One of the most appealing features of Tesla’s cars is their ability to steer themselves. But the semi-autonomous “Autopilot” feature has been linked to a series of crashes, and increasingly is blamed for encouraging drivers to take their eyes off the road and their hands off the wheel.
Tesla has responded by sending drivers mixed messages. While the automaker warns drivers using Autopilot in a dashboard display to “keep your hands on the wheel,” Tesla continues to allow drivers to do the opposite—even as it steadily updates the software.
In a recent test drive, The Information found that a 2018 Model 3 with the most recent software update for Autopilot allowed the driver to keep their hands off the wheel for between 20 and 39 seconds before flashing a dashboard alert to retake control of the vehicle. The test, which lasted for more than an hour, was done at highway speeds with light to moderate traffic. Yet government crash investigators have found that Tesla drivers, like any other drivers, typically have three seconds or less to react to avoid a collision.
Disengaging “Autosteer,” Autopilot’s most controversial feature, is easy. The driver can apply the brakes, turn the wheel or toggle a lever behind the steering wheel.
But if the driver is distracted, it can take him or her an additional 10 to 15 seconds to regain full awareness of the road after the individual has regained control of the car, said Peter Hancock, a professor at the University of Central Florida who studies human interaction with automated systems. This delay in what researchers refer to as “situational awareness,” has been a known safety issue for decades, Mr. Hancock said, citing studies of airplane pilots in the 1990s.
While 10 to 15 seconds is potentially dangerous even in the air, it isn’t nearly enough time to avoid collisions at high speed on the road. “On the highway, if you’re doing 70 mph, you have one to two seconds—maybe,” said Mr. Hancock.
Tesla promotes the notion of driving hands-free on its Autopilot home page. On the site, Tesla presents a video showing a person sitting in the driver’s seat without his hands on the wheel as a car traverses narrow city streets and country roads. The video begins with the caption: “The person in the driver’s seat is only there for legal reasons. He is not doing anything. The car is driving itself.”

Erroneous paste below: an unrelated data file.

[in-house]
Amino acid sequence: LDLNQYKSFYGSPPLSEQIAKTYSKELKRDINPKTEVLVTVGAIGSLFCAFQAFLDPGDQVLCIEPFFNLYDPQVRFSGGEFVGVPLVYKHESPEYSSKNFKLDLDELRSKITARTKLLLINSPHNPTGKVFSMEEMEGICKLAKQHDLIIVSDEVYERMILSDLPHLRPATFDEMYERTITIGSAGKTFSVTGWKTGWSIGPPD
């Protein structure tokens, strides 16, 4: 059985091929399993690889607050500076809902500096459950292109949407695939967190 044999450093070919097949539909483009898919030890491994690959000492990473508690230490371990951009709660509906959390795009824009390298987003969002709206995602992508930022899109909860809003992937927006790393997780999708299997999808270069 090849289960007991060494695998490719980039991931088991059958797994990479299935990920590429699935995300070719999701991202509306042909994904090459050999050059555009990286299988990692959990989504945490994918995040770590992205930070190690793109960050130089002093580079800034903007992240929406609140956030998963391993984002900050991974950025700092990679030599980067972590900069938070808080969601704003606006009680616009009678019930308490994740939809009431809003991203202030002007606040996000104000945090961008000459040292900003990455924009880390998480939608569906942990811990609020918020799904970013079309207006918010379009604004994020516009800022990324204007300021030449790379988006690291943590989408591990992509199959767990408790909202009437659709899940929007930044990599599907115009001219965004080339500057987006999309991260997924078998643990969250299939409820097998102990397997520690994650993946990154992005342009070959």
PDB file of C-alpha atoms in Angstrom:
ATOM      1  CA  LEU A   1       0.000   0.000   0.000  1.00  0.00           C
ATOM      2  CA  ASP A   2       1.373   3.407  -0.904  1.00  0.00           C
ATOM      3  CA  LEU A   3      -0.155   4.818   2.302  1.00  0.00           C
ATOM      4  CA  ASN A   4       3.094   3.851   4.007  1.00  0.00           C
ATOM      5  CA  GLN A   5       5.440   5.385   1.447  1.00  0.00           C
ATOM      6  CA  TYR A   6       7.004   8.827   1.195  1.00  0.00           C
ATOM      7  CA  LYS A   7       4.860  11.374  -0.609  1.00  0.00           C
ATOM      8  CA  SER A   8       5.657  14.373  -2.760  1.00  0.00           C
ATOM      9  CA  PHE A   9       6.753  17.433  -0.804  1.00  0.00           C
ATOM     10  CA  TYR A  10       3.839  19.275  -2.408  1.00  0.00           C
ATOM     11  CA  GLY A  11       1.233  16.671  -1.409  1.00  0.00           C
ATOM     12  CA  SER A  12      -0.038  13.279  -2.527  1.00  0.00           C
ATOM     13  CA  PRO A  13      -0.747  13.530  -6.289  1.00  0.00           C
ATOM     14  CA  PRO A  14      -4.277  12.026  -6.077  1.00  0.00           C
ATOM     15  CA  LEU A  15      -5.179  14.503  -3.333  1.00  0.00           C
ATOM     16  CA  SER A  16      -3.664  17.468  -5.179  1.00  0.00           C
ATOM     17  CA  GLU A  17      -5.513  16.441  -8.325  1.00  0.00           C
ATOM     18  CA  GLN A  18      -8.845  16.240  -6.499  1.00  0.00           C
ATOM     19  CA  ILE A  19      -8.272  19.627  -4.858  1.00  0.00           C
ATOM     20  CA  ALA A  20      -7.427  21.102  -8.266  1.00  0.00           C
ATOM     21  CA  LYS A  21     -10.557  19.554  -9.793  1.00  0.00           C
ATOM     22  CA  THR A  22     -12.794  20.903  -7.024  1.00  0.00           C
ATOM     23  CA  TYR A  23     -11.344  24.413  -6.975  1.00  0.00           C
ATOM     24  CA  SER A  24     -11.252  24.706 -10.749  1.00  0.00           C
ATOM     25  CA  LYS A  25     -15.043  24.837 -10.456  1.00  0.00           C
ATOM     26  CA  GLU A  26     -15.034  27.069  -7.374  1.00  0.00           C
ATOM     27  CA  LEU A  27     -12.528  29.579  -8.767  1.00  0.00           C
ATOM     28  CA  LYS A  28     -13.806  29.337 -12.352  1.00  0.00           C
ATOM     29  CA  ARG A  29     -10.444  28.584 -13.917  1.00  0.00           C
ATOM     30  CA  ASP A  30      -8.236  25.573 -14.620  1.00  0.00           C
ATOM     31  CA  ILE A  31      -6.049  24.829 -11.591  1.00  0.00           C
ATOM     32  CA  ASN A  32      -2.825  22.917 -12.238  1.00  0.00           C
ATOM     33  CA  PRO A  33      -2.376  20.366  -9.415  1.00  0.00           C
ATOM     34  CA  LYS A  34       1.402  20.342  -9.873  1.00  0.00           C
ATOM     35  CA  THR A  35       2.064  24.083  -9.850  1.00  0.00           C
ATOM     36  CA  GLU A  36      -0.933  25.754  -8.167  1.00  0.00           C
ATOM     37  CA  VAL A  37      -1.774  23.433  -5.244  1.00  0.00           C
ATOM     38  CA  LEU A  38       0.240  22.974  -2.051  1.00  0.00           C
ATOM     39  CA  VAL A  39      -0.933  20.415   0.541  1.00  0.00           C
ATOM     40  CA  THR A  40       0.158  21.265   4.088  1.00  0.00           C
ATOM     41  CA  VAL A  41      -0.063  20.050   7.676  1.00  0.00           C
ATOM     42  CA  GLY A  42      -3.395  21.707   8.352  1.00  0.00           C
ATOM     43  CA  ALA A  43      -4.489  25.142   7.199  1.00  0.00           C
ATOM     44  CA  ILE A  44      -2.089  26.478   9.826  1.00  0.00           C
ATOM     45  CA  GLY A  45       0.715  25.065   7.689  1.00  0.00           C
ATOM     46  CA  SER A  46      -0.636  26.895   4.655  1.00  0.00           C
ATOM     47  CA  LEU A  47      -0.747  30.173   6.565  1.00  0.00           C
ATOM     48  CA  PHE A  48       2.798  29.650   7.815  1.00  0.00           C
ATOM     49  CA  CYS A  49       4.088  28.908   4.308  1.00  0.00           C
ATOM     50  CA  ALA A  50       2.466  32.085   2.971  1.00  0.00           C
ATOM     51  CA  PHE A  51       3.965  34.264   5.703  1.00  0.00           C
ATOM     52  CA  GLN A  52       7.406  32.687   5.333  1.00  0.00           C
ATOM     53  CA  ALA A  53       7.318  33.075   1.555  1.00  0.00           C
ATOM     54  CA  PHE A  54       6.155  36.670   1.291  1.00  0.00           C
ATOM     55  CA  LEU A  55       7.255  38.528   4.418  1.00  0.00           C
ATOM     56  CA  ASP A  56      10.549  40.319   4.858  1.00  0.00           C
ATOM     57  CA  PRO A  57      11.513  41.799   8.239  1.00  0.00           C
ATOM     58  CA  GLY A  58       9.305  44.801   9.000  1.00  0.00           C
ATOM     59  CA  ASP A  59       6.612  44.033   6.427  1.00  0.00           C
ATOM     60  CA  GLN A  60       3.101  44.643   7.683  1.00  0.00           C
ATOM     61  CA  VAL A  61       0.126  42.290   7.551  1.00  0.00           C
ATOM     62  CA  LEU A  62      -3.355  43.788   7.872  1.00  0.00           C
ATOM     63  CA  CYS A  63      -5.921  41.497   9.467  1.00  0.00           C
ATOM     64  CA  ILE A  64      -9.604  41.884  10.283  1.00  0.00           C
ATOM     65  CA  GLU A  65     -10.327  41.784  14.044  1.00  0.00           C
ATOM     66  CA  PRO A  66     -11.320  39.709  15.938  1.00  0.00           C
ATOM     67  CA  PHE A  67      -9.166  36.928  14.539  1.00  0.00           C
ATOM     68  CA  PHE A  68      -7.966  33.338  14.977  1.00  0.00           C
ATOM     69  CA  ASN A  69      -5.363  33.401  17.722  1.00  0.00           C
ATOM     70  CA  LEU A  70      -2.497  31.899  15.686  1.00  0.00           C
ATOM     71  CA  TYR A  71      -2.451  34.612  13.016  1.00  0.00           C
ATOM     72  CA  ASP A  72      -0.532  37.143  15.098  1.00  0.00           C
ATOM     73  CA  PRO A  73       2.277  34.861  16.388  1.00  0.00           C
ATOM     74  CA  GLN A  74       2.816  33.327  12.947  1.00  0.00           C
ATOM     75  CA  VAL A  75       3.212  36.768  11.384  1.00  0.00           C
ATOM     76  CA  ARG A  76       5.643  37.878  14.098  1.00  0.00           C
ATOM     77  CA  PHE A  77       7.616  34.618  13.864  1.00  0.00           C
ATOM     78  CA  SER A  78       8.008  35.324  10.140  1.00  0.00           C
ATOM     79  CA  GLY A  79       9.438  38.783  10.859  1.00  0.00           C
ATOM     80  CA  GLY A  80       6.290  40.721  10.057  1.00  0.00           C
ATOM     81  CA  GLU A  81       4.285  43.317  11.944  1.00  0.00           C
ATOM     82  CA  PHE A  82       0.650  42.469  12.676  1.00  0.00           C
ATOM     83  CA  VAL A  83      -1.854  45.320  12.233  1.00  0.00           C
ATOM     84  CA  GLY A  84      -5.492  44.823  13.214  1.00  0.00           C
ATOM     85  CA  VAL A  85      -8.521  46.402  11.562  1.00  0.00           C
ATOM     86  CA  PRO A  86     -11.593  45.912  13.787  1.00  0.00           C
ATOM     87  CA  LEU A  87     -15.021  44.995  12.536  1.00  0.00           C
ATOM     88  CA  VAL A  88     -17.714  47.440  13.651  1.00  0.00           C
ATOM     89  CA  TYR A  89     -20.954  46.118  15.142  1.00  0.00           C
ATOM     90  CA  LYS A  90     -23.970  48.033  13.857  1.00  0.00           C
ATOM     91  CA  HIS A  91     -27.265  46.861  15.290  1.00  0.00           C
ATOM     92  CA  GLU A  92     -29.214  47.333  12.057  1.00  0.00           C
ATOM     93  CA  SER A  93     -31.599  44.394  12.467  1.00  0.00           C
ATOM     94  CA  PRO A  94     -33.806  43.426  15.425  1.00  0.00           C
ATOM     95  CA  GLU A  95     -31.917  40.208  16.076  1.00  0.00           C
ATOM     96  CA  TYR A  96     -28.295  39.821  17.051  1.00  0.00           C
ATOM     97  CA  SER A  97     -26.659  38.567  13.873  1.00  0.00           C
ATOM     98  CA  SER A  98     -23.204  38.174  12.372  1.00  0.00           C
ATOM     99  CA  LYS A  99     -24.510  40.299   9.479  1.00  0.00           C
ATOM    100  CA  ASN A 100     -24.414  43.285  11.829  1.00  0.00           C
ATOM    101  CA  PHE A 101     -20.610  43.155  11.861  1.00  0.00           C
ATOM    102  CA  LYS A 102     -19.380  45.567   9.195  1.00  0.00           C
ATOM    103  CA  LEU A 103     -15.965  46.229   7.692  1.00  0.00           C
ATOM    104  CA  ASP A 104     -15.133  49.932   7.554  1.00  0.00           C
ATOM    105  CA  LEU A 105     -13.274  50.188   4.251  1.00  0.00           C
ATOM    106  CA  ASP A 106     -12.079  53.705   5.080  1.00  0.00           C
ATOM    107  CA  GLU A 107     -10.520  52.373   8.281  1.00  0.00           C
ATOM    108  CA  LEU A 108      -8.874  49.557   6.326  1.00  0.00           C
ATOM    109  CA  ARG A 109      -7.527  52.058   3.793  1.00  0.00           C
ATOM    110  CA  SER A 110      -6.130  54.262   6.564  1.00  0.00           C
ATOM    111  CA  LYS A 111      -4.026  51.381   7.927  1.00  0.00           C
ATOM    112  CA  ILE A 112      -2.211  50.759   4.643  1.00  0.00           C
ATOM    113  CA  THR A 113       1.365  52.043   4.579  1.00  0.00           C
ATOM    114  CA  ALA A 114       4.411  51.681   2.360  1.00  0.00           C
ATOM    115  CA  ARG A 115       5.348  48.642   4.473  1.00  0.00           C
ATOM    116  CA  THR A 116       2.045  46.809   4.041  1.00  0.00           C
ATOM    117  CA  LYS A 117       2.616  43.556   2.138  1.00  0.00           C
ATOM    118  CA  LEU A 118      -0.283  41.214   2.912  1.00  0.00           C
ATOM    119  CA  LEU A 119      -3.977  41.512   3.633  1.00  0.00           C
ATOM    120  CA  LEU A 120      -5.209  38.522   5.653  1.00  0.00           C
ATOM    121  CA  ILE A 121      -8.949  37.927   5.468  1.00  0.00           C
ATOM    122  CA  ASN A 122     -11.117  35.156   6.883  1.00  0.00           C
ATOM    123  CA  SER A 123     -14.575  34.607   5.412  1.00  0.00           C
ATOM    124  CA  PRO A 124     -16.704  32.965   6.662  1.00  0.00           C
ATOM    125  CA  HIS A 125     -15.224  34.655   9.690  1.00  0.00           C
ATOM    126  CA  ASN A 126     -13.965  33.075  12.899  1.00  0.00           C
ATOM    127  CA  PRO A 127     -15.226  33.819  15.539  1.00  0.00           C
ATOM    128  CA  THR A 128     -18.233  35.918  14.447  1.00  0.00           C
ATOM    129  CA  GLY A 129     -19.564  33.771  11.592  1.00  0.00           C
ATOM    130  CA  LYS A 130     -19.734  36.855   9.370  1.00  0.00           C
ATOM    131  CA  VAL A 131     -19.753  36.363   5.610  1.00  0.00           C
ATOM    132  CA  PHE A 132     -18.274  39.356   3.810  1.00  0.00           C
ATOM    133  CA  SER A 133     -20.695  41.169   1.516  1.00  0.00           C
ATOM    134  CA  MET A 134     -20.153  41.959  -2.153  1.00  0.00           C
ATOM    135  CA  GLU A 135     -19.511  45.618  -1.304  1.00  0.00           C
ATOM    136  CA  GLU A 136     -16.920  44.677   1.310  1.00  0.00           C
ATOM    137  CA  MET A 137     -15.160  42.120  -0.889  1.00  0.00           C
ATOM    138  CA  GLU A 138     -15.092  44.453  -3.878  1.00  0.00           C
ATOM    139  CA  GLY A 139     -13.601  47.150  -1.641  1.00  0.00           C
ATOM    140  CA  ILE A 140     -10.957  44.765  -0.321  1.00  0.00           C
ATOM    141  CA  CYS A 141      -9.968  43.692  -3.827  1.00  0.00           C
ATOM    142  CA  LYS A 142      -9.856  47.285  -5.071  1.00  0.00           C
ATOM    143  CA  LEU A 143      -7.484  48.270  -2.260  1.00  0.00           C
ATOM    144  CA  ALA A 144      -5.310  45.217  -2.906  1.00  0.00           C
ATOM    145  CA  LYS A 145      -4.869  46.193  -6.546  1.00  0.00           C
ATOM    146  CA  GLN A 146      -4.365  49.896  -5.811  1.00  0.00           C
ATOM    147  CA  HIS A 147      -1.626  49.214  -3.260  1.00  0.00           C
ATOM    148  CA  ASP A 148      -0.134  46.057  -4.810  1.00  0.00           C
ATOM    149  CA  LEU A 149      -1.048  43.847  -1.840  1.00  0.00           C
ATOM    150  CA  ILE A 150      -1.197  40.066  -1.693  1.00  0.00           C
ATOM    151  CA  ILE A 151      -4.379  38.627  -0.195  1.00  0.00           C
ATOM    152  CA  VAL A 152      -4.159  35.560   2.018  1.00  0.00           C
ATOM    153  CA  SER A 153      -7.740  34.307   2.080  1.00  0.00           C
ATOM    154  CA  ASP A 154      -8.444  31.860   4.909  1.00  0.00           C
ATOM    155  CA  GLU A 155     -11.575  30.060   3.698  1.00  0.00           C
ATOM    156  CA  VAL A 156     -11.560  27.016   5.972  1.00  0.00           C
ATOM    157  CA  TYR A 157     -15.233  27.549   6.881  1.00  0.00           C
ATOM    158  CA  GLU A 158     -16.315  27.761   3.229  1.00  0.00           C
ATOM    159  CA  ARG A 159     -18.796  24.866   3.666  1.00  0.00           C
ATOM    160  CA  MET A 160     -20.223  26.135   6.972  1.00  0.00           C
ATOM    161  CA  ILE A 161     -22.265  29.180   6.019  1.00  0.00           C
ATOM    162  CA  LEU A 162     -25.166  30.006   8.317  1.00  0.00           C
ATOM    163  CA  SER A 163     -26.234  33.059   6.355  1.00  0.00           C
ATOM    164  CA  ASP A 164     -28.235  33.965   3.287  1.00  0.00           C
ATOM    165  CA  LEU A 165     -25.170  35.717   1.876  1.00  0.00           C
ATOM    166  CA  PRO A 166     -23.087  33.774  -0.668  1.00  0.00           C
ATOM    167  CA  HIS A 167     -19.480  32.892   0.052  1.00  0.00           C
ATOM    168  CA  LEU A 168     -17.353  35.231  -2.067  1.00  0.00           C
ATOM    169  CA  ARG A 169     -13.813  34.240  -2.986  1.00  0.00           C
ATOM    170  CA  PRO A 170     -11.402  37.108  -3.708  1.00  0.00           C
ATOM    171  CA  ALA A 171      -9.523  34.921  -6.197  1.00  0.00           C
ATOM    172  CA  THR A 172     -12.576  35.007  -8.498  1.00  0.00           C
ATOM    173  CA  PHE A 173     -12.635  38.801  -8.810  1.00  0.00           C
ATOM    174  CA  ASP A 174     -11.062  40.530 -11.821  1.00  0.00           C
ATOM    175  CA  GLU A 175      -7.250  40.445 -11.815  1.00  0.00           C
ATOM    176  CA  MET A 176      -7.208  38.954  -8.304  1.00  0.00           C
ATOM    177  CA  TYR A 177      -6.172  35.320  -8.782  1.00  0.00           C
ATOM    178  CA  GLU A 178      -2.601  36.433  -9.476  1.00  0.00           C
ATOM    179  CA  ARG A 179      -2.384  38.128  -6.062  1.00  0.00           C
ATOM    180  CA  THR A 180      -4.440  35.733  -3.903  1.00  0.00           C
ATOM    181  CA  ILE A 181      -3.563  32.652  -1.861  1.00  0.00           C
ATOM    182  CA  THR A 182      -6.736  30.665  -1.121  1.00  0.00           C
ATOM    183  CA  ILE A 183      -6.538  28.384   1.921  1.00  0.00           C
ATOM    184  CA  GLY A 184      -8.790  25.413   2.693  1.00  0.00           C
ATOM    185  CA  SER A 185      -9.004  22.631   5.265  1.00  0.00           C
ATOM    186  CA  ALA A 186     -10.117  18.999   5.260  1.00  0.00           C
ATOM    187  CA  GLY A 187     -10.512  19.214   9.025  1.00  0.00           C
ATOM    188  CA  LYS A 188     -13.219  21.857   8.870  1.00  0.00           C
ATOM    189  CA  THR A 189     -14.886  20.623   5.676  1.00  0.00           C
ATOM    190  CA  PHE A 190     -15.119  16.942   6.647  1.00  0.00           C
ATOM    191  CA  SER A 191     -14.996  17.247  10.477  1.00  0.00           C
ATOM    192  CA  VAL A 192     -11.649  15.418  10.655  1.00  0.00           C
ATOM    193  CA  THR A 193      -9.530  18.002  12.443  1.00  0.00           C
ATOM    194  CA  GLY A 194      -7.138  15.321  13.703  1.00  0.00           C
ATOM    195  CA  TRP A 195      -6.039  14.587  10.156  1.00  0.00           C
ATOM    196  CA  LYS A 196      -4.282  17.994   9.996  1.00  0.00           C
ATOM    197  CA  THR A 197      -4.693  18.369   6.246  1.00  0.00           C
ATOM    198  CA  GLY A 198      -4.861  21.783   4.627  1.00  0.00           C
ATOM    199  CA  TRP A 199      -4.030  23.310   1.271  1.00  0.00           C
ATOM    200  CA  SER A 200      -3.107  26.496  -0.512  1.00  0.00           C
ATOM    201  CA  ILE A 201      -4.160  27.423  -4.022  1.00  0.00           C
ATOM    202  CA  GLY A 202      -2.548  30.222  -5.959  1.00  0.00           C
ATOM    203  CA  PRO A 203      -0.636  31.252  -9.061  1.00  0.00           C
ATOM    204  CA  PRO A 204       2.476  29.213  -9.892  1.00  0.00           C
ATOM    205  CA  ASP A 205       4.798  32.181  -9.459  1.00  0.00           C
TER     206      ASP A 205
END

But in the fine print of the owner’s manual, Tesla warns drivers to never take their hands off the steering wheel—a similar warning that comes up when drivers engage Autosteer, the primary feature of Autopilot.
A Tesla spokeswoman said the video refers to future capabilities.
Meanwhile, Tesla has gradually reduced the time it allows drivers to drive hands-free by shortening the time between warning messages when the car detects no human input, which owners refer to as “nag” warnings. The car first gives a visual warning and, if the driver fails to touch the wheel, Autopilot eventually shuts off.
A Tesla spokeswoman said that nag times vary based on conditions such as speed, acceleration, location and other vehicles nearby.
Embattled Tesla CEO Elon Musk addressed the tension inherent in the carmaker’s messaging in June, tweeting in response to complaints about increased nag warnings. “This is crux of matter: can’t make system too annoying or people won’t use it, negatively affecting safety, but also can’t allow people to get too complacent or safety again suffers,” Mr. Musk wrote, adding that software updates “should have a positive effect on latter issue especially.”
“The feedback that we get from our customers shows that they have a very clear understanding of what Autopilot is, how to properly use it and what features it consists of,” a Tesla spokeswoman said.
YouTube and social media are teeming with Tesla owners demonstrating how they use Autopilot to drive hands-free. Many love the feature and see no safety concerns with it. In fact, many appear to consider driving hands-free to be a key feature of the Tesla.
Take Gordon Nash, a retired New York Police Department inspector, who drives a Tesla Model S in West Palm Beach, Fla. He said the feature “allows you to text while driving.”
“Not that I do it much,” Mr. Nash said. “But if a response is necessary, and I’m on the highway, I’ll do it.”
Heather Lommatzsch, a Utah woman who in May crashed into a firetruck while on Autopilot, told police she was looking at her phone when it happened. She said she was comfortable letting Autopilot drive for her, and had done so numerous times before. She suffered a broken foot in the crash.
Ms. Lommatzsch recently sued Tesla, alleging the semi-autonomous driving feature “failed to engage as advertised” in her collision. “Based on conversations with Tesla sales people, [Ms. Lommatzsch] understood that the Tesla Model S’s safety features would ensure the vehicle would stop on its own in the event of an obstacle being present,” according to her complaint.
But as has been the case in other high-profile crashes involving Autopilot, a lawyer for Tesla put the blame on Ms. Lommatzsch.
“Contrary to the proper use of Autopilot, the driver did not pay attention to the road at all times, did not keep her hands on the steering wheel, and she used it on a street with no center median and with stoplight controlled intersections,” Tesla attorney Ryan McCarthy wrote in an email to police obtained by The Information. Tesla’s diagnostic data shows that Ms. Lommatzsch had her hands off the wheel for 80 seconds just prior to the crash.